1 Specific theories related to the problem or issue.
2 What is known about the problem/issue from previous research studies.
3 What needs to be done to advance knowledge concerning the problem/issue.
Structuring your review
The literature review is not a shopping list. You should not write about one author, followed by another and then another. Instead, structure it into themes according to your thesis. You would then relate it to your own topic.
What texts do I include?
You do not need to include everything that you have read. Select the key theorists that have written about your subject, or different areas within your subject, and group them into themes which will provide your structure. You do not need to discuss every theory written by each writer; just include the theories relevant to your subject.
Here is the information you need to get onto a rough outline before you begin writing:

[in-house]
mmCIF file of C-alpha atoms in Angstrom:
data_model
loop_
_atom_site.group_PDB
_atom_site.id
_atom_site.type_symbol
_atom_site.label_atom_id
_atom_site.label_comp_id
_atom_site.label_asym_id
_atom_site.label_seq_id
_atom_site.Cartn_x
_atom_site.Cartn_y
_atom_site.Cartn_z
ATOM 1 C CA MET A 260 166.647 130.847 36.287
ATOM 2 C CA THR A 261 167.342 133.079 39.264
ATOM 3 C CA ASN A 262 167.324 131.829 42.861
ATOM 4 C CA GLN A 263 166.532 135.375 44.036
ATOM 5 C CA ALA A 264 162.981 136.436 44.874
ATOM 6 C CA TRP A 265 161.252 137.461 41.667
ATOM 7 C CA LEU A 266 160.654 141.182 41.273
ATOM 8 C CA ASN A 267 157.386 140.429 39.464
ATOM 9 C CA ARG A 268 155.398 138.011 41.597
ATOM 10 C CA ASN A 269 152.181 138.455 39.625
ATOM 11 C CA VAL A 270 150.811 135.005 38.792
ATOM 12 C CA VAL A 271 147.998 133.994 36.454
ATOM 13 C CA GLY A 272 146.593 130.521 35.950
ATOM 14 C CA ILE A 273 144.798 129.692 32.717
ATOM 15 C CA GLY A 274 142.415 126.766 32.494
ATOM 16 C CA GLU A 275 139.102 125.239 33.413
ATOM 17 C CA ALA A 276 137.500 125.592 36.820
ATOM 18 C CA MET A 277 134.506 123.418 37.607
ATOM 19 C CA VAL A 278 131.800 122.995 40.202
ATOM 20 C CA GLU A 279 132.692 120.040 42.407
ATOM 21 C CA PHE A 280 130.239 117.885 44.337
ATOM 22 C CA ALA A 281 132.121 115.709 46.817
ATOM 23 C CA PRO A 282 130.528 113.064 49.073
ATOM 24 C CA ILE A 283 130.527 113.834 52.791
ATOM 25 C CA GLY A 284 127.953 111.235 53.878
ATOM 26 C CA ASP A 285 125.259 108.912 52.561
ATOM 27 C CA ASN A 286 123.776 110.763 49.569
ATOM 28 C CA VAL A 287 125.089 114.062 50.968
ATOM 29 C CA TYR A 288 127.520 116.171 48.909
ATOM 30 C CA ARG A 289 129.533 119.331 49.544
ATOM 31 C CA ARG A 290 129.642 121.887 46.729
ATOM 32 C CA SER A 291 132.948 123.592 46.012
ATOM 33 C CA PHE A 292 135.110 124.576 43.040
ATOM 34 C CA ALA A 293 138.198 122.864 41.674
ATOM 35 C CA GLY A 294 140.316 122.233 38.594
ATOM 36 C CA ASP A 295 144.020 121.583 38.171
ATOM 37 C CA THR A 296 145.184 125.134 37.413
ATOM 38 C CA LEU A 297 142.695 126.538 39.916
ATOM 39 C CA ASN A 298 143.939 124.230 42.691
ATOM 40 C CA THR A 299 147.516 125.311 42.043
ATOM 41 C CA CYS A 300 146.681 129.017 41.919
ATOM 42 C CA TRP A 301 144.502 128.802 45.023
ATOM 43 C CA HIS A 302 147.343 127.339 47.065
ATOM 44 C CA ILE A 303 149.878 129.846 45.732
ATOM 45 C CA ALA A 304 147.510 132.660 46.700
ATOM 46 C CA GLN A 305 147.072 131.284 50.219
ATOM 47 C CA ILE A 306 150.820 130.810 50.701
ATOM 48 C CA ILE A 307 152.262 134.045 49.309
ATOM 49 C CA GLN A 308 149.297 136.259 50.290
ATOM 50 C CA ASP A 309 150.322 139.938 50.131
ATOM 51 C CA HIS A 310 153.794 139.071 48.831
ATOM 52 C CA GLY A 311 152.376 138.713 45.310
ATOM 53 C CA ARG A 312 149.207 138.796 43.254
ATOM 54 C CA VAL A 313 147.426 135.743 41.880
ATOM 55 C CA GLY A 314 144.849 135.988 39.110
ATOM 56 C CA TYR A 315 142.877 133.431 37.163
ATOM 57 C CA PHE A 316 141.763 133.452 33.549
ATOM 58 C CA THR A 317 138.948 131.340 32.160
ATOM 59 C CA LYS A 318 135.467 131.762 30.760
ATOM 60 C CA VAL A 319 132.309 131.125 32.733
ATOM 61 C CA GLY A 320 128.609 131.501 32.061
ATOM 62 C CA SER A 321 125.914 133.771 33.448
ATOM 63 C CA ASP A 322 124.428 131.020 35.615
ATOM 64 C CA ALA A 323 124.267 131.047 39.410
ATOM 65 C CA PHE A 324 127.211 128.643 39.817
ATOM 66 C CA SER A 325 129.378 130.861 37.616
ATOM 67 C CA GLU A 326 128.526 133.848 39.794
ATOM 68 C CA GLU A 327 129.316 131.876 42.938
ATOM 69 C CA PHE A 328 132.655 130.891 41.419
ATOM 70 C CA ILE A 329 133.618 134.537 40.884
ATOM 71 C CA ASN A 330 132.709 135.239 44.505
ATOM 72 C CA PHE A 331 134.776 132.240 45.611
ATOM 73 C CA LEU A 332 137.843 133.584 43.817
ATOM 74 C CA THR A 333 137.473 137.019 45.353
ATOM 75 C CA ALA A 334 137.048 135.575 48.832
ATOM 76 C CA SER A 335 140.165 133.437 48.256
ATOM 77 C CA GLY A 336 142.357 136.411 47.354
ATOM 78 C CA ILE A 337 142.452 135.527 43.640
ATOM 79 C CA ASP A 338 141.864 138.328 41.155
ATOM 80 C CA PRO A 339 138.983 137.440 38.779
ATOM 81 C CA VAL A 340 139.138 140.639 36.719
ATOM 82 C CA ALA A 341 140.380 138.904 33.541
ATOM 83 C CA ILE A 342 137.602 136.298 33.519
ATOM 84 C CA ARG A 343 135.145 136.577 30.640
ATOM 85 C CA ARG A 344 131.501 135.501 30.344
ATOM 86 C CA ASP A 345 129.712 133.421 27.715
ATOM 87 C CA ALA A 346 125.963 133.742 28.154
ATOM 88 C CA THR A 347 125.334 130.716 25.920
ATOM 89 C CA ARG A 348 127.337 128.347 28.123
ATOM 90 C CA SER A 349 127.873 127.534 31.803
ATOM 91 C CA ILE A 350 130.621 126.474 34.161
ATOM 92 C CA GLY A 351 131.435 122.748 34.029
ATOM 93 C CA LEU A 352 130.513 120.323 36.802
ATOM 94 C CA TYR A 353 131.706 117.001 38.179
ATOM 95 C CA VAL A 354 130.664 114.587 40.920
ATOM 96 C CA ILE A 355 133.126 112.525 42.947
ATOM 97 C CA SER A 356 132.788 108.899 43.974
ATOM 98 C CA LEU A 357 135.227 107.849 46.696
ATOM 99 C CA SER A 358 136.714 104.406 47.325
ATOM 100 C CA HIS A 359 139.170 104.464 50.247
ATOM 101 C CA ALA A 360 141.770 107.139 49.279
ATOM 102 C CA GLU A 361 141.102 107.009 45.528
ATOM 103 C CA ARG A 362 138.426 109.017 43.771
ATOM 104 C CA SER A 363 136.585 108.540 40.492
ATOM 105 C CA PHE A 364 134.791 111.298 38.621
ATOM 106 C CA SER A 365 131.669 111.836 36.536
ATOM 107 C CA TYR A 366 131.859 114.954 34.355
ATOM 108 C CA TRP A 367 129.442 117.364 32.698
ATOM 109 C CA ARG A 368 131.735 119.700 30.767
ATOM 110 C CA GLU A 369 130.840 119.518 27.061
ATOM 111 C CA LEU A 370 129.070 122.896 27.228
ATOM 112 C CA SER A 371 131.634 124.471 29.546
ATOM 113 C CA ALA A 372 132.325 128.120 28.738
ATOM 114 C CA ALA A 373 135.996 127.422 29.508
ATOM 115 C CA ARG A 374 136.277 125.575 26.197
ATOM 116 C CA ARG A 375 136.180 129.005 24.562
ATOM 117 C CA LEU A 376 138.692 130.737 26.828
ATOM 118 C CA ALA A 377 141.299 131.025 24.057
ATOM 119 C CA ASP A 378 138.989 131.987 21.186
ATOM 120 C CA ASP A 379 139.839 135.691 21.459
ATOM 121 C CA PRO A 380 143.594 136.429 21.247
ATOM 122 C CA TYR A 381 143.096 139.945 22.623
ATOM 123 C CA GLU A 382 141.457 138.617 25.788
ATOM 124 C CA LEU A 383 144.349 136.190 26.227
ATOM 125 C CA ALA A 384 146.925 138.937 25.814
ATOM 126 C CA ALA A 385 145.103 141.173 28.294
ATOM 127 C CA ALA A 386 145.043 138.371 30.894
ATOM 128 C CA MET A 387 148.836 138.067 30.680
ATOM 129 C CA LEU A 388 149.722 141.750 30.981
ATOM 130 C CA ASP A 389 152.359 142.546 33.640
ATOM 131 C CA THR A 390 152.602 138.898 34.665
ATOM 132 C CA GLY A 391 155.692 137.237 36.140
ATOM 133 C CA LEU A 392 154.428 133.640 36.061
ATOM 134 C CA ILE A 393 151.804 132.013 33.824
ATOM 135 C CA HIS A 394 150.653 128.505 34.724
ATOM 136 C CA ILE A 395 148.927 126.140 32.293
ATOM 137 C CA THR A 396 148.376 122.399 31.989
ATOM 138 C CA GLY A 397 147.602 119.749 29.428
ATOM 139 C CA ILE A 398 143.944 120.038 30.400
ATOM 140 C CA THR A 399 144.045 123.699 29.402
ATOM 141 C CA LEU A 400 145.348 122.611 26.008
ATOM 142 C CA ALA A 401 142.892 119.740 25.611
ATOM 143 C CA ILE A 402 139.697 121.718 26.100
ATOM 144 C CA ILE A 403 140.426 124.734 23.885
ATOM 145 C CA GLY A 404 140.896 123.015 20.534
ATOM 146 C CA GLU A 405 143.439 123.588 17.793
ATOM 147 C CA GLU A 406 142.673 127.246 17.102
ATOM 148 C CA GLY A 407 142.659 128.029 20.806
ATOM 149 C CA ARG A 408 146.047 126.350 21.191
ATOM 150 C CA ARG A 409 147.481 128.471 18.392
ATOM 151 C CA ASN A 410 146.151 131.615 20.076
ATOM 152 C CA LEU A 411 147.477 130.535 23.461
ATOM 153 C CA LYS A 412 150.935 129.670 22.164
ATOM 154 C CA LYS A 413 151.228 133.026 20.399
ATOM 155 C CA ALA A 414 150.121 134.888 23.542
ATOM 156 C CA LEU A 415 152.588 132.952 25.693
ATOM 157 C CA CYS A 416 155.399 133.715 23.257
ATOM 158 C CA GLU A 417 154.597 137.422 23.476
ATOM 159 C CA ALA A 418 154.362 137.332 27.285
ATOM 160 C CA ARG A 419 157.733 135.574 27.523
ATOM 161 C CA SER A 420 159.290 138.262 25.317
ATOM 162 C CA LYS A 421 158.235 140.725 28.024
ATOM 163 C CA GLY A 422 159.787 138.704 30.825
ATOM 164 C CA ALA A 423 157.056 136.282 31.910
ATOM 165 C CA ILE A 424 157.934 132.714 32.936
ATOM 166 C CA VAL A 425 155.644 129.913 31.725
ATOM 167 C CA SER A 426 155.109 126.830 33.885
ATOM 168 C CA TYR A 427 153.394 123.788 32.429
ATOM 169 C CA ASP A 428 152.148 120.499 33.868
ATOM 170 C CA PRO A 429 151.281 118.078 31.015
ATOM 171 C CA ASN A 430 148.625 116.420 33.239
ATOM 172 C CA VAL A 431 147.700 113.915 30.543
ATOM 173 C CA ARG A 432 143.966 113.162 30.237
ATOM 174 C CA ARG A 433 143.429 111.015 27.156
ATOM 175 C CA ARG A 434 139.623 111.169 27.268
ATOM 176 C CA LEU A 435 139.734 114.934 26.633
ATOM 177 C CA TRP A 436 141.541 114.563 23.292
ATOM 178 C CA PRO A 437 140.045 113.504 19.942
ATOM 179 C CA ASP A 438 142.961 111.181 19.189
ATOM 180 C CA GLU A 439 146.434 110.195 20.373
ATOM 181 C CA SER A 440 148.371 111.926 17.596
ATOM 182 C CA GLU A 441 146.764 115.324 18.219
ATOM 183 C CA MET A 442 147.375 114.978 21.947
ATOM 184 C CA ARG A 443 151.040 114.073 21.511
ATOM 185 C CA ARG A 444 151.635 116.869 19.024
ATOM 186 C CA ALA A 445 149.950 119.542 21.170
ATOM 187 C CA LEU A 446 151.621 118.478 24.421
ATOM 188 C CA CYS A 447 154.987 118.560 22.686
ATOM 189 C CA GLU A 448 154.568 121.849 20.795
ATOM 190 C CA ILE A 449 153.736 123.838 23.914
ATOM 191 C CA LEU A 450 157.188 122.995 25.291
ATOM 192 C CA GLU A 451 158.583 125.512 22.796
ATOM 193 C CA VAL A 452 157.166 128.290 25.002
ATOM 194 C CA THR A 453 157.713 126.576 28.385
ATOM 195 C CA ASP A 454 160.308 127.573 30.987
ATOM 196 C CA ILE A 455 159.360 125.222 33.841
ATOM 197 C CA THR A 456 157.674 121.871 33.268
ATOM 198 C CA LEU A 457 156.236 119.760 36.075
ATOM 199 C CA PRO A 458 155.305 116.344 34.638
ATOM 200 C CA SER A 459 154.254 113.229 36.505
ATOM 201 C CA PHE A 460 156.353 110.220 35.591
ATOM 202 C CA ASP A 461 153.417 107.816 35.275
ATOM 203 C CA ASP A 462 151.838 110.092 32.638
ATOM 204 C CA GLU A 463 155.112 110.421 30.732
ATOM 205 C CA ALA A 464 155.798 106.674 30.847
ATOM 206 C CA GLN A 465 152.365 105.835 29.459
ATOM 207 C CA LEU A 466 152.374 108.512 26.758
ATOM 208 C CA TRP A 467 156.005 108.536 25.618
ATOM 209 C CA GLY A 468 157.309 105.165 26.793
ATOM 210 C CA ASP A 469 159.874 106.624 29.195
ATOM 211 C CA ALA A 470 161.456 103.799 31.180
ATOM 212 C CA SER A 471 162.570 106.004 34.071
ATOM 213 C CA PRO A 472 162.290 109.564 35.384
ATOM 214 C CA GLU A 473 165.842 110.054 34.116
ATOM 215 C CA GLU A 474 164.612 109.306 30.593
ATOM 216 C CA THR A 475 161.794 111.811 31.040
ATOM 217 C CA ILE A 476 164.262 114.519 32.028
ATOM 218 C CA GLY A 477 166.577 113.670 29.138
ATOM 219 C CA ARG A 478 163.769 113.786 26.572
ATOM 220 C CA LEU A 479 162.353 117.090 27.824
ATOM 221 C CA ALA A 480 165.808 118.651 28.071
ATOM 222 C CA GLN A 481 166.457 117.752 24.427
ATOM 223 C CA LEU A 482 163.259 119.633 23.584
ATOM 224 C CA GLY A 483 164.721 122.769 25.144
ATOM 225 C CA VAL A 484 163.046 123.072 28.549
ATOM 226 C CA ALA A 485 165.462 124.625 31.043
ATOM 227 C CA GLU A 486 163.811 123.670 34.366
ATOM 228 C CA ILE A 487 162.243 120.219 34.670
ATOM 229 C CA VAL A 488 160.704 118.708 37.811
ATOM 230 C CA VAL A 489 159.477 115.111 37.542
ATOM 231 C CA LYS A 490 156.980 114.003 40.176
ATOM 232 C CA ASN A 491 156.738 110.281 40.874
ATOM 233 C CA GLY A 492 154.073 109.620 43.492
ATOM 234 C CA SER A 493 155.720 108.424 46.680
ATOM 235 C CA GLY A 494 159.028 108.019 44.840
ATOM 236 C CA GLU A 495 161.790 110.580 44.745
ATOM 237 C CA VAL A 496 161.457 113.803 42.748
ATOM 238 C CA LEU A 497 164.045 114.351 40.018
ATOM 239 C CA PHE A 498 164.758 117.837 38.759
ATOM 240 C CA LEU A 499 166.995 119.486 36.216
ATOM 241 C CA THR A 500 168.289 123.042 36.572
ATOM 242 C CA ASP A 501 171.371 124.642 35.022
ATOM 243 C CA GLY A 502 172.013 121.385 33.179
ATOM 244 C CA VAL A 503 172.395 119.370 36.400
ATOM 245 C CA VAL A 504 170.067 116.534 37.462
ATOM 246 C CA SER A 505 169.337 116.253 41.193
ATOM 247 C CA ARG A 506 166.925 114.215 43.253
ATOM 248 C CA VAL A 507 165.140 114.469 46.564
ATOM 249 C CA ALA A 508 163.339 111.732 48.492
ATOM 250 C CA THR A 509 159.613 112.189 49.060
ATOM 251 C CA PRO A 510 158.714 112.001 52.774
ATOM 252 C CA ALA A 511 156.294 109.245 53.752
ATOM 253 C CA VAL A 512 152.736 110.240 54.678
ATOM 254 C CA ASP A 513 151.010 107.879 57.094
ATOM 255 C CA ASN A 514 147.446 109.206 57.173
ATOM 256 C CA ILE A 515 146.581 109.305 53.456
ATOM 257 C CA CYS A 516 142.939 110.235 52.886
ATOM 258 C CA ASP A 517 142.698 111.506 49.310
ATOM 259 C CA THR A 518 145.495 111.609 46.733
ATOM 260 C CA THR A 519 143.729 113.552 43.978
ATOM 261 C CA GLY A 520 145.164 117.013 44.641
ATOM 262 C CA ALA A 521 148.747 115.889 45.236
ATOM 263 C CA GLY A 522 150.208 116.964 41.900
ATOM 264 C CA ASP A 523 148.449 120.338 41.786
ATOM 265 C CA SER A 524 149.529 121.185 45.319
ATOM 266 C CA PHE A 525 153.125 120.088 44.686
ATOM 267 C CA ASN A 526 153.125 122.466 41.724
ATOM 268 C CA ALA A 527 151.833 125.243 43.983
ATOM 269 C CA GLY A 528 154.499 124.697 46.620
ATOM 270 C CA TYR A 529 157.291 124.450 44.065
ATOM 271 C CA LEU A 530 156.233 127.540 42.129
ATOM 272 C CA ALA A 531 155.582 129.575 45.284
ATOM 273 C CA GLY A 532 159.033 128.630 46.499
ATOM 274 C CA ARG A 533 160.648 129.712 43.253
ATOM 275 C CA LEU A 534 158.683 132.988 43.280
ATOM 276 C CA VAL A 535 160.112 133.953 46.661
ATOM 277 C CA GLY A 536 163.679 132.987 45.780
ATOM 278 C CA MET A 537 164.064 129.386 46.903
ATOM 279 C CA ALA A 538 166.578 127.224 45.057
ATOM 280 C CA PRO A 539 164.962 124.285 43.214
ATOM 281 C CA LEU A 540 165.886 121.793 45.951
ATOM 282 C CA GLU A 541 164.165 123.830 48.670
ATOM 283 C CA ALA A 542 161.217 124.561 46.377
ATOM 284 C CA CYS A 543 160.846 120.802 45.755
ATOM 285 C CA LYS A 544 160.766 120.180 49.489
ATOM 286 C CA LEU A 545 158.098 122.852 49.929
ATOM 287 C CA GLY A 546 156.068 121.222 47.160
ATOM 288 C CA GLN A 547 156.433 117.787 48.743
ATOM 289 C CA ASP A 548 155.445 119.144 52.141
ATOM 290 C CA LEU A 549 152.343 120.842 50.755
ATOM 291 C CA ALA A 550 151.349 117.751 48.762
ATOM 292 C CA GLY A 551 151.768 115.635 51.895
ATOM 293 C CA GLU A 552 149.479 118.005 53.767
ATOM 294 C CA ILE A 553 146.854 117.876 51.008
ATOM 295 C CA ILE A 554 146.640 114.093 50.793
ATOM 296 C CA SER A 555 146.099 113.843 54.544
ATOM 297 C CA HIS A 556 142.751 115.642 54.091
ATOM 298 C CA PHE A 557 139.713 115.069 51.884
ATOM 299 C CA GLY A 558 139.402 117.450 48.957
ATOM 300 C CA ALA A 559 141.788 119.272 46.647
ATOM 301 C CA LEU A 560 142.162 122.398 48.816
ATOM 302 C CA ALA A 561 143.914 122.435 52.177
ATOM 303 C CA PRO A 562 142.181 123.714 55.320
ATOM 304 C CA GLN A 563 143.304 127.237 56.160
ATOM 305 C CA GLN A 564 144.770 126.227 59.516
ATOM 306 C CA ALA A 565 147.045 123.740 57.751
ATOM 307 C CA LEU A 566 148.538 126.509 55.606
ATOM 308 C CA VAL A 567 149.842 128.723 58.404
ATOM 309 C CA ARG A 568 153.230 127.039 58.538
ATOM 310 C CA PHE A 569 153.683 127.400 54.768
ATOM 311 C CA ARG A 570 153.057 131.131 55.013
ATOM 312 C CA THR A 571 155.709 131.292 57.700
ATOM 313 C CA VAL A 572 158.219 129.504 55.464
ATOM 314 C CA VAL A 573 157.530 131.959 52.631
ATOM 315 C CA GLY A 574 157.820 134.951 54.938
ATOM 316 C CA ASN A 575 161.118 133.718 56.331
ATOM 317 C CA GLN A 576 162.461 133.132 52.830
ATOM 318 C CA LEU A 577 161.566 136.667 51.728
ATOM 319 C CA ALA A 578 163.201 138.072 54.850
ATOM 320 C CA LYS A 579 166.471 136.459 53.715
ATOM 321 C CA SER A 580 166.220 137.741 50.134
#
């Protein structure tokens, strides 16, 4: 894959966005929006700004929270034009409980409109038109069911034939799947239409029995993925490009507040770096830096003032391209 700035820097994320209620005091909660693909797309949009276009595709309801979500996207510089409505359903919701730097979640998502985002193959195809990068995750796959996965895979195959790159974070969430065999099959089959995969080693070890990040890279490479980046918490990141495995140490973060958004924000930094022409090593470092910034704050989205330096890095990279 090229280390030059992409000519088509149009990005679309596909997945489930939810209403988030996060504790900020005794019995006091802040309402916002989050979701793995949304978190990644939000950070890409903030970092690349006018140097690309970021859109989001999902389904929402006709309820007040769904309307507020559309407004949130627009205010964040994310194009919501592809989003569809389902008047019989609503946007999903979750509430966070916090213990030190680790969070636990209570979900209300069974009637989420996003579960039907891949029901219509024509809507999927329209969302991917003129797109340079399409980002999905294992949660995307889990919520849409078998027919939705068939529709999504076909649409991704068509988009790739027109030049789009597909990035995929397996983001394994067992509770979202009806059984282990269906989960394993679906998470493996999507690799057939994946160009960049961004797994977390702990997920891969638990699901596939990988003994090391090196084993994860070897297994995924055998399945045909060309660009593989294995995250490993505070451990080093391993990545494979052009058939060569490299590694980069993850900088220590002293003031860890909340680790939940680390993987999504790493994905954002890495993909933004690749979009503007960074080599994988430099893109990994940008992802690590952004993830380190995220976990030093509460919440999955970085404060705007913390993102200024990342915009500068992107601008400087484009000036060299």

1. A list of concepts, theories, and variables related to the problem/issue that you’re writing about (and the sources these came from).
2. Underneath each concept, theory or variable, list what is known about it from previous research studies (i.e. results of research, supporting or refuting other points of view). Organize these into topics if necessary. 3. As you sort, list and think about your problem/issue, keep track of what isn’t known/what needs to be done concerning this problem. This can go into your conclusions.
Use your outline to guide your writing. Here’s the structure of a sample paragraph in your literature review that may help you if you have never written one before:
1. Introduce a concept / Make a point about a particular topic of research (topic sentence) +
2. Supported it with references or previous research results +
3. Add more support (explain any critical details or evidence) +
4. If there is information refuting (contradicting) the point made, add it